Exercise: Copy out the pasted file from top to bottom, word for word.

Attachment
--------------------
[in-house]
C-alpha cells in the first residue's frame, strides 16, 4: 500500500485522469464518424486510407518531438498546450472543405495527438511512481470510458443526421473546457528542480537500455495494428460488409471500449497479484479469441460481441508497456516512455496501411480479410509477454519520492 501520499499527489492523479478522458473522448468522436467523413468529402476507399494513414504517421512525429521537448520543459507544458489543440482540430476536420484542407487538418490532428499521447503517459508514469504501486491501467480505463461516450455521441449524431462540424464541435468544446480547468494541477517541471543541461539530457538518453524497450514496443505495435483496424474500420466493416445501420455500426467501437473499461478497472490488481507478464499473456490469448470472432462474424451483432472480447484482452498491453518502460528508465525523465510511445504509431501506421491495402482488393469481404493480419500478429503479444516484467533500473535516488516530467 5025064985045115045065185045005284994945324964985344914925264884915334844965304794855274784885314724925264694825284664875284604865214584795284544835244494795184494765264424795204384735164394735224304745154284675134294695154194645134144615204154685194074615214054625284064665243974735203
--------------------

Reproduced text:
[in-house]
C-alpha cells in the first residue's frame, strides 16, 4: 500500500485522469464518424486510407518531438498546450472543405495527438511512481470510458443526421473546457528542480537500455495494428460488409471500449497479484479469441460481441508497456516512455496501411480479410509477454519520492 501520499499527489492523479478522458473522448468522436467523413468529402476507399494513414504517421512525429521537448520543459507544458489543440482540430476536420484542407487538418490532428499521447503517459508514469504501486491501467480505463461516450455521441449524431462540424464541435468544446480547468494541477517541471543541461539530457538518453524497450514496443505495435483496424474500420466493416445501420455500426467501437473499461478497472490488481507478464499473456490469448470472432462474424451483432472480447484482452498491453518502460528508465525523465510511445504509431501506421491495402482488393469481404493480419500478429503479444516484467533500473535516488516530467 5025064985045115045065185045005284994945324964985344914925264884915334844965304794855274784885314724925264694825284664875284604865214584795284544835244494795184494765264424795204384735164394735224304745154284675134294695154194645134144615204154685194074615214054625284064665243974735203